LEO EULOGY By Lt. Col. Mike Mullady

In preparing this eulogy for Leo, I asked everyone who worked for Leo what they thought I ought to say. Capt. Brown told me to say "he was cool." Mr. Jerry Erwin told me that he had many bosses in his 33 years of service and that he could count the real leaders on one hand. He said Leo topped them all. Ms. Mary Maxey told me that the first and probably last time Leo actually held a staff meeting he told everyone that when they came in the door of his office they were the most important person in the world. And that he lived up to that statement. I think Mary's statement accurately captures Leo's magic--he always made you feel important.

I can still remember the day Leo walked into our office and sat down at the desk next to me. I asked him many things that day, and it was probably when he told me he was a Deadhead that I realized he was special. It became even more evident when I quoted a line from Shakespeare's Julius Caesar and he finished it without missing a beat. At that point, I knew Leo was the genuine article.

Over the next couple of years Leo's influence would mold and shape me professionally and personally because he was both a friend and a comrade in arms.

In a professional sense, Leo taught me that you didn't have to lose yourself in your profession. Leo let me be myself. He gave me a lot of rein and never yanked the bit. Sometimes he applied gentle pressure, but he applied it slowly and with a smile.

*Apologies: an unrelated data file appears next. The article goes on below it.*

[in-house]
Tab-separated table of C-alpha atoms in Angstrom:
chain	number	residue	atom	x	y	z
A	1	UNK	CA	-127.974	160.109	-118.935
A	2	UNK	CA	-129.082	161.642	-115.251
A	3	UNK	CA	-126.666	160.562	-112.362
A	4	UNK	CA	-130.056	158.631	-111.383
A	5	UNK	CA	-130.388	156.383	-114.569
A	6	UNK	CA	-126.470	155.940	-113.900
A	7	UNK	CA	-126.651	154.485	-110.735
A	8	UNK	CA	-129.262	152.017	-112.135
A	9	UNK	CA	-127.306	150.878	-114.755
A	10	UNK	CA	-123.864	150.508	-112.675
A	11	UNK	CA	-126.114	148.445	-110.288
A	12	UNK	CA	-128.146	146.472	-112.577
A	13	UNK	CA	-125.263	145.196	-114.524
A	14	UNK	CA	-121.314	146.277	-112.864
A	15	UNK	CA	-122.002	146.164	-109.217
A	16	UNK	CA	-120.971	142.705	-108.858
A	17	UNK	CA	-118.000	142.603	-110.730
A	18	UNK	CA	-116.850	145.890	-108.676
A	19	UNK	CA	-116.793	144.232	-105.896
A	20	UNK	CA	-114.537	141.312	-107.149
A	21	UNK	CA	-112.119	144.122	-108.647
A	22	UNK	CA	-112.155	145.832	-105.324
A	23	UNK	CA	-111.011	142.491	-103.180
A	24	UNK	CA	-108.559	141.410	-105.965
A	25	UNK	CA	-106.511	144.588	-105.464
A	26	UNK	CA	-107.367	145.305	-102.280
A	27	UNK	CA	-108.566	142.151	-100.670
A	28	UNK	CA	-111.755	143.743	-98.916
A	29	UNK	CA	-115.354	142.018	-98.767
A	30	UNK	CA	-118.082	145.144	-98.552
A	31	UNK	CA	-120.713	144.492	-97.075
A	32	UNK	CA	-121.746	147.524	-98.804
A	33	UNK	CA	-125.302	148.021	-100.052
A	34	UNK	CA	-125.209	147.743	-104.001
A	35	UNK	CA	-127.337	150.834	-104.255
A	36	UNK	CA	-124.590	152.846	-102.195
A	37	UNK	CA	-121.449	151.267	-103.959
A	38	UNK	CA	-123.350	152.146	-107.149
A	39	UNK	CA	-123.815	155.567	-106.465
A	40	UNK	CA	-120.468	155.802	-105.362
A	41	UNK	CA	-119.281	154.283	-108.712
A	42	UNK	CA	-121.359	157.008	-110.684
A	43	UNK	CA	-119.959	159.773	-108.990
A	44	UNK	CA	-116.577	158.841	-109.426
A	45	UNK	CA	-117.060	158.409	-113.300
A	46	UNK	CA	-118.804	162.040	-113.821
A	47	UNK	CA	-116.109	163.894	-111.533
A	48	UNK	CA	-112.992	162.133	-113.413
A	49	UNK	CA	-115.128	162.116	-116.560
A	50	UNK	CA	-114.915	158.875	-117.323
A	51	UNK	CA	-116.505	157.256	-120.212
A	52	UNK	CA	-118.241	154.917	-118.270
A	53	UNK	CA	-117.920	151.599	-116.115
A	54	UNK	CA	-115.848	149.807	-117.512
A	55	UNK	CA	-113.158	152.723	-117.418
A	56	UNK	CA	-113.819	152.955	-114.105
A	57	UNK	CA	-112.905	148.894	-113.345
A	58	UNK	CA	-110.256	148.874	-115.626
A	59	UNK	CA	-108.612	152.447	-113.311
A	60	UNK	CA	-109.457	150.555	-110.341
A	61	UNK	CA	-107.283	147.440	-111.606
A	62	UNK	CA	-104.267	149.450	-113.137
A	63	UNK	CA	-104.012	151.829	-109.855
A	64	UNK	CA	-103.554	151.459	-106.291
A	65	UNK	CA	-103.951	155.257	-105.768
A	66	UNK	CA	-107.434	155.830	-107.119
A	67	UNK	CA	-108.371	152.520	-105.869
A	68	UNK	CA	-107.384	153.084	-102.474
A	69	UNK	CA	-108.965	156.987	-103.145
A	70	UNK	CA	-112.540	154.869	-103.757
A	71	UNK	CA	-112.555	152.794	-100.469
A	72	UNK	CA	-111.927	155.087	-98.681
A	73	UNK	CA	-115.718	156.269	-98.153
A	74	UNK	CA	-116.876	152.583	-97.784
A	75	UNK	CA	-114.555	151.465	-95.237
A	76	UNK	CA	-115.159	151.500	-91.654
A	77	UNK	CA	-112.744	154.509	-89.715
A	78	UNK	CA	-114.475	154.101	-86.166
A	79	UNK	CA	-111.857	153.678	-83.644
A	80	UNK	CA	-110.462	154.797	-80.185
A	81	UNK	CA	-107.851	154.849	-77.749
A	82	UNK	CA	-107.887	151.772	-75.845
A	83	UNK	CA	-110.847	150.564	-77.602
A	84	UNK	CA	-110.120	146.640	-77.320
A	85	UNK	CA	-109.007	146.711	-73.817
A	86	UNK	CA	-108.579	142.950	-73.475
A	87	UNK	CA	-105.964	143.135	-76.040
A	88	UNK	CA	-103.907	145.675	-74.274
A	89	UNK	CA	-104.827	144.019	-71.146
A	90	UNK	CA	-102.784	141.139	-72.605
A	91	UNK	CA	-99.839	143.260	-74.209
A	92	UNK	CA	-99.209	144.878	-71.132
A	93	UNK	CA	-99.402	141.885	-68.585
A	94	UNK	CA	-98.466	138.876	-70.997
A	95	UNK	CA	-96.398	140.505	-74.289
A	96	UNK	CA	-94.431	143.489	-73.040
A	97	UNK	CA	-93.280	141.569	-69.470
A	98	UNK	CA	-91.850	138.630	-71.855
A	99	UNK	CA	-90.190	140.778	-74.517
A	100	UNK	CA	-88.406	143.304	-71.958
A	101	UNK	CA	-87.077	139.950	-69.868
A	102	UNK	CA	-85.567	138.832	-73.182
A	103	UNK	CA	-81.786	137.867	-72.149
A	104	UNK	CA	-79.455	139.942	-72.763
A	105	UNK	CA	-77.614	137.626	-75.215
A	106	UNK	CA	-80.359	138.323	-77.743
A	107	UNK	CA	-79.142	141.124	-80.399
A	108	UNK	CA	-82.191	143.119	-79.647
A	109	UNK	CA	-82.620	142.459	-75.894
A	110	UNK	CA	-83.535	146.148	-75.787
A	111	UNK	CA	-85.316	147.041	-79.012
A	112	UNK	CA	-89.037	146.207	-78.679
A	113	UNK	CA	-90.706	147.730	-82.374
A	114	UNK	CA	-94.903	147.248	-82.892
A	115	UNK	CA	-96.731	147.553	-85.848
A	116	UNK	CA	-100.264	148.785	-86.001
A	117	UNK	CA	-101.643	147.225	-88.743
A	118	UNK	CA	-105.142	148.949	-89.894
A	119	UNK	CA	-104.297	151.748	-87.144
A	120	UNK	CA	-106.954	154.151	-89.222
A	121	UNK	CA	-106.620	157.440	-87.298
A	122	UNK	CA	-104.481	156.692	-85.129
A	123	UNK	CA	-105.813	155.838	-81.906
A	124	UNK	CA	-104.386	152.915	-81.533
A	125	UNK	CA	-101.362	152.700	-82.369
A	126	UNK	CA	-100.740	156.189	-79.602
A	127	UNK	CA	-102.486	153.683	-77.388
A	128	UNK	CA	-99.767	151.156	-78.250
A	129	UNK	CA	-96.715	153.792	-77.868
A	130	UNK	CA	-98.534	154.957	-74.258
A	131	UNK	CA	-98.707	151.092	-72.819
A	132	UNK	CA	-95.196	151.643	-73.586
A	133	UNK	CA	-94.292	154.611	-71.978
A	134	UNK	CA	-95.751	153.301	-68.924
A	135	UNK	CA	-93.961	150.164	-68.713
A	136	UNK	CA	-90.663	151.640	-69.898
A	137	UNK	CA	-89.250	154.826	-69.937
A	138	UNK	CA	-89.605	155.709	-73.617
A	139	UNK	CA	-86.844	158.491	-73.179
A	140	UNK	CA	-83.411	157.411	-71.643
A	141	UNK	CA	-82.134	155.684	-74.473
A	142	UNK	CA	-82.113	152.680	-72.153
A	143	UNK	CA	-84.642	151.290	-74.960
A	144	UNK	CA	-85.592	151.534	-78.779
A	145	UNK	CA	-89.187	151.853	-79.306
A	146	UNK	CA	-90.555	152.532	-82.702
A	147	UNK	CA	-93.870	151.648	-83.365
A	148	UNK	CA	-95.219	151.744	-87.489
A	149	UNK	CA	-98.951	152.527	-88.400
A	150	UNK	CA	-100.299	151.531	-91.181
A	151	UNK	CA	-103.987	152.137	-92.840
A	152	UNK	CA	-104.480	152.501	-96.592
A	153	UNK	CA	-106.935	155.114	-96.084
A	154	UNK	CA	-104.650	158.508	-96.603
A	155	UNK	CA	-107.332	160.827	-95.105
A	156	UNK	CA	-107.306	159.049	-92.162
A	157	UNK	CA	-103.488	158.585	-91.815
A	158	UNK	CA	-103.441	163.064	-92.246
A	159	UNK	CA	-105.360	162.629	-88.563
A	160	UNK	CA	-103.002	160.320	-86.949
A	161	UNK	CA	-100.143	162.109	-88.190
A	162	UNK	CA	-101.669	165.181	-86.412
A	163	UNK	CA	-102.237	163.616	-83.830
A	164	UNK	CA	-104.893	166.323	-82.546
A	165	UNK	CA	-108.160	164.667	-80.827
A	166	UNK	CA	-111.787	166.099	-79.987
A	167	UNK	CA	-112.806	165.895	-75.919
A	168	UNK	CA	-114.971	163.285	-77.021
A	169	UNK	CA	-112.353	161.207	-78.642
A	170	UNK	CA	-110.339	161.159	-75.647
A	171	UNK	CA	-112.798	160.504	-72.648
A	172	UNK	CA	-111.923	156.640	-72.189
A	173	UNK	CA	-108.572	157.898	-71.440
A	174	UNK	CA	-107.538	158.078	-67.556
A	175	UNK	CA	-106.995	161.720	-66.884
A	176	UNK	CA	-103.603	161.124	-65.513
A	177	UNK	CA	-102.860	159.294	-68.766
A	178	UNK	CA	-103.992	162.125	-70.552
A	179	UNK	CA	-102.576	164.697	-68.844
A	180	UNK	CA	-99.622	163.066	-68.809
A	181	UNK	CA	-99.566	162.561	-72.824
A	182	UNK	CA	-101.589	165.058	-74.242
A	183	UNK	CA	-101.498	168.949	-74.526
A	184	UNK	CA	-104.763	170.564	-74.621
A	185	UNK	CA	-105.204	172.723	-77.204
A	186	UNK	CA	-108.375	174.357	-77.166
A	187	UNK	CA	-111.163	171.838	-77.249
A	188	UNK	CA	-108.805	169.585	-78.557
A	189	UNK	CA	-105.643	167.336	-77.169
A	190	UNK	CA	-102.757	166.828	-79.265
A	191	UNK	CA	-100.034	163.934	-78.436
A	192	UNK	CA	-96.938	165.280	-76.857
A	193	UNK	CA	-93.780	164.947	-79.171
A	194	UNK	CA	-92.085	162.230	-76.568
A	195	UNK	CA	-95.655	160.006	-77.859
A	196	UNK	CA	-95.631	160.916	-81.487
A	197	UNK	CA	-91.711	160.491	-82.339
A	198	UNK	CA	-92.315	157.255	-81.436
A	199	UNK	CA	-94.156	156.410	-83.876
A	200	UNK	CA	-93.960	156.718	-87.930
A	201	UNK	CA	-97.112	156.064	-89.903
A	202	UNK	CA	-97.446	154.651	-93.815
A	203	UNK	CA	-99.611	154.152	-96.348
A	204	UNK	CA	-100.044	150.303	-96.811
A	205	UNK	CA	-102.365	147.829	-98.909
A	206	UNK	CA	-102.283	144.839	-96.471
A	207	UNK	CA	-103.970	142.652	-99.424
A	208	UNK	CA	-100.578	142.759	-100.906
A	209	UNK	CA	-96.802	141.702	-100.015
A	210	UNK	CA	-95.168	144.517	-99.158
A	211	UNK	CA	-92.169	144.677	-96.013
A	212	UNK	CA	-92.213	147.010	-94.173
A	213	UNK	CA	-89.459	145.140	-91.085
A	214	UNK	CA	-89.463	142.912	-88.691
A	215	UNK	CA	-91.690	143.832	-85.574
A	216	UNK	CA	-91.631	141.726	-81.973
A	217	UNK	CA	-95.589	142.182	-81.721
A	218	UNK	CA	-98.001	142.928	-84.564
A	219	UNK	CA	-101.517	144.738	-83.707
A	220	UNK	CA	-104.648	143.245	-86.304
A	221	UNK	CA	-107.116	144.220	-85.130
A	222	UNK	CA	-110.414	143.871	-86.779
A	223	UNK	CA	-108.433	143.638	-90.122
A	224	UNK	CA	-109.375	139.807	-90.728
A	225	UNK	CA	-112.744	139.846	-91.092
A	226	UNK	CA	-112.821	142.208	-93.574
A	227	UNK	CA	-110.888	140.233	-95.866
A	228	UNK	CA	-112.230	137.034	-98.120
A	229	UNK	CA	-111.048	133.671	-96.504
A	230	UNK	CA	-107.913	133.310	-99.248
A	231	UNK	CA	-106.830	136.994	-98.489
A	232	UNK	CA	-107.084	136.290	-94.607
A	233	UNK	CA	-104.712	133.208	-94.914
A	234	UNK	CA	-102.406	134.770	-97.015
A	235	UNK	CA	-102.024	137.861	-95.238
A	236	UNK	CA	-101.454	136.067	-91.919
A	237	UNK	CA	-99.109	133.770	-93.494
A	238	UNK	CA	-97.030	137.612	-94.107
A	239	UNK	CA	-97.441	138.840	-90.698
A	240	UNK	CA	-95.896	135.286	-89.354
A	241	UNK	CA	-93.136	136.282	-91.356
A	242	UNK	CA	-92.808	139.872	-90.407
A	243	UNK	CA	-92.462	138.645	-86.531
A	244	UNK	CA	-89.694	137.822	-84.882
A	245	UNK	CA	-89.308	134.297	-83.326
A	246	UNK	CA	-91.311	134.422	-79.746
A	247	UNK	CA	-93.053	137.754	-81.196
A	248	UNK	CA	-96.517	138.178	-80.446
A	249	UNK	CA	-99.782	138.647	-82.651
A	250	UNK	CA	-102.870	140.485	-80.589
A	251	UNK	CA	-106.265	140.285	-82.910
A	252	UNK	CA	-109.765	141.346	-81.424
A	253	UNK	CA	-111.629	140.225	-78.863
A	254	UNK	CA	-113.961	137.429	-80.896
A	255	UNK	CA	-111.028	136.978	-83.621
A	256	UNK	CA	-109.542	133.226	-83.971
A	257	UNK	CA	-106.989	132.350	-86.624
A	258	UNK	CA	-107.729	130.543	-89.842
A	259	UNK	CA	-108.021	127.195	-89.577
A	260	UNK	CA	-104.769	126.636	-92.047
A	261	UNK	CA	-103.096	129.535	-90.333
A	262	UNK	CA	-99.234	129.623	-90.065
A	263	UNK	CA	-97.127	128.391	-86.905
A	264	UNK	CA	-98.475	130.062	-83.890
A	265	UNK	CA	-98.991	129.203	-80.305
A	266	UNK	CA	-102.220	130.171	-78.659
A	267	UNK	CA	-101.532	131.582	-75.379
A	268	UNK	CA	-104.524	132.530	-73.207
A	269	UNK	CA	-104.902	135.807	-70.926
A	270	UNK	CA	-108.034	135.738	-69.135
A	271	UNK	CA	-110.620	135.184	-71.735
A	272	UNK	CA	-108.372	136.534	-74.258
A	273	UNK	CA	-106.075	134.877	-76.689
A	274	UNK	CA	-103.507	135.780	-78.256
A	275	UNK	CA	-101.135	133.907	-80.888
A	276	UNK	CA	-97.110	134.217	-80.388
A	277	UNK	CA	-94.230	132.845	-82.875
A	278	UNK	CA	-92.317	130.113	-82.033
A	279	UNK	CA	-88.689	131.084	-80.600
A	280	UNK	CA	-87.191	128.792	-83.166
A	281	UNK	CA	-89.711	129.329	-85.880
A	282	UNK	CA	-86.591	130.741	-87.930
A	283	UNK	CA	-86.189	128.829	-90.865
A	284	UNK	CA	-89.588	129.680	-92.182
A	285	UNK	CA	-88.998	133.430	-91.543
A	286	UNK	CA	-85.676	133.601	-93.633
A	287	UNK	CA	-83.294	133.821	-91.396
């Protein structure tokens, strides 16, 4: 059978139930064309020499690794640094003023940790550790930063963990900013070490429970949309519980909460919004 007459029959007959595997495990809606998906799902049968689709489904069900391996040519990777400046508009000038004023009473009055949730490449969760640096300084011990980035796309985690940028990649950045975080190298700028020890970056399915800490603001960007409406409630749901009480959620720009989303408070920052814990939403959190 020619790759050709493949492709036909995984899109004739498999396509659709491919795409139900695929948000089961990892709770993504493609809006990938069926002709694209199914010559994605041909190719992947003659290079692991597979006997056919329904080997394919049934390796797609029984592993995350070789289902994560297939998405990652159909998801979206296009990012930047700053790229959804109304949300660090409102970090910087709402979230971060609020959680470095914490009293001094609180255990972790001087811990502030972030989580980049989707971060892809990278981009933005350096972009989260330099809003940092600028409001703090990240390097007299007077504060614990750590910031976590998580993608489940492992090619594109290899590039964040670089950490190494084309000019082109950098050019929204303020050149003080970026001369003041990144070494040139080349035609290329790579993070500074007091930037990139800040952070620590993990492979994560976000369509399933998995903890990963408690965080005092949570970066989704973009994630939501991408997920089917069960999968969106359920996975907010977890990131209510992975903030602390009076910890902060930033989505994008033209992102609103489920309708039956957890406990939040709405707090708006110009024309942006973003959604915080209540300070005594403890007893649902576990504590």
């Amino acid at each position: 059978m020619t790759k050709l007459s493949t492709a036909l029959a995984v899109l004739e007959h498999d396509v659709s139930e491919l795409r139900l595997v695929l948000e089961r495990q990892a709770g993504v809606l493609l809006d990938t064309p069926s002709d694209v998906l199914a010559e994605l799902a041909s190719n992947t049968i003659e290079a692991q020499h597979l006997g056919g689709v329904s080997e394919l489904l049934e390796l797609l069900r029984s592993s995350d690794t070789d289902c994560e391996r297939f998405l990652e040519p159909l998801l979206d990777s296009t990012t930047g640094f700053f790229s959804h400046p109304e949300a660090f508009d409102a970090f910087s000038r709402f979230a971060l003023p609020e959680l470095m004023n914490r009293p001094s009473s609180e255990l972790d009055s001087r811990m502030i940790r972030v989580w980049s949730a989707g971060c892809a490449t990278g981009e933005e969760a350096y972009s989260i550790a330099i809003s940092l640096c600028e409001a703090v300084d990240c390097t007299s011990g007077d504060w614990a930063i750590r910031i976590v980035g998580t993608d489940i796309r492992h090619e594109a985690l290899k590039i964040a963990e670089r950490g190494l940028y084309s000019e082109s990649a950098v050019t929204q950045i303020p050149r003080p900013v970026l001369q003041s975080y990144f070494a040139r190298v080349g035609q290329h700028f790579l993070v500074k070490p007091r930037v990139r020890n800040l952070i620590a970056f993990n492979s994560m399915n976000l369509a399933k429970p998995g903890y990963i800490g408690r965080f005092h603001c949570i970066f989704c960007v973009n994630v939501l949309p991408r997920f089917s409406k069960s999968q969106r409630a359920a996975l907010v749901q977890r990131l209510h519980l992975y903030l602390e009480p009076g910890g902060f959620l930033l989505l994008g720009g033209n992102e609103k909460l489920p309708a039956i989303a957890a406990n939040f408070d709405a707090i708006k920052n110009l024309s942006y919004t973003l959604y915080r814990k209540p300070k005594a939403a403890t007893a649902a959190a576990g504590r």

Leo's greatest gift to me as a friend was that he made me a richer, more understanding person. He taught me that we can view life with a kind of crooked smile. Leo saw the humor in every situation and if he were giving this Eulogy, would have you all rolling in the aisles by now.

My short two years with Leo were an incredible voyage. I remember the time I asked him if there were any astrological events coming up. He looked at me with a wry smile and told me I could check my horoscope in the paper if I really wanted to know, but that there was an astronomical event. It was a meteor shower, and I dragged my wife out in the foothills of Albuquerque at ten o'clock that night to see it. I remember the splendor of the display. The streaks of white and green raining down o ut of the heavens. We had never seen anything like it.

Leo even had a profound affect on my dog. It was Leo who convinced us to let her sleep in the bed, under the covers. To this day Leo is the only stranger who ever touched my dog without having her bark or growl. She just melted under his touch. I think that perhaps she knew he had a hand in enriching her life too.

But the times I remember the most were those we spent just shooting the breeze. I could talk with Leo about anything. And we would talk in depth. Leo listened and made me feel that what I had to say mattered. He never lectured but often cajoled. He opened his mind to possibilities. I already miss those conversations because we had them every day. During one of those conversations Leo told me that his crowning achievement in the Air Force was getting his entire squadron to do the "Time Warp" while they were deployed to Saudi Arabia. It's a simple way to contact Leo 'cause it's just a jump to the left and a step to the right put your hands on your hips, bring your knees in tight. But it's the pelvic thrust that really drives you insane. Let's do the, time warp again, let's do the time warp again..Ahhh, there he is...

Page by Tom Stalzer
Last updated Feb. 25, 1996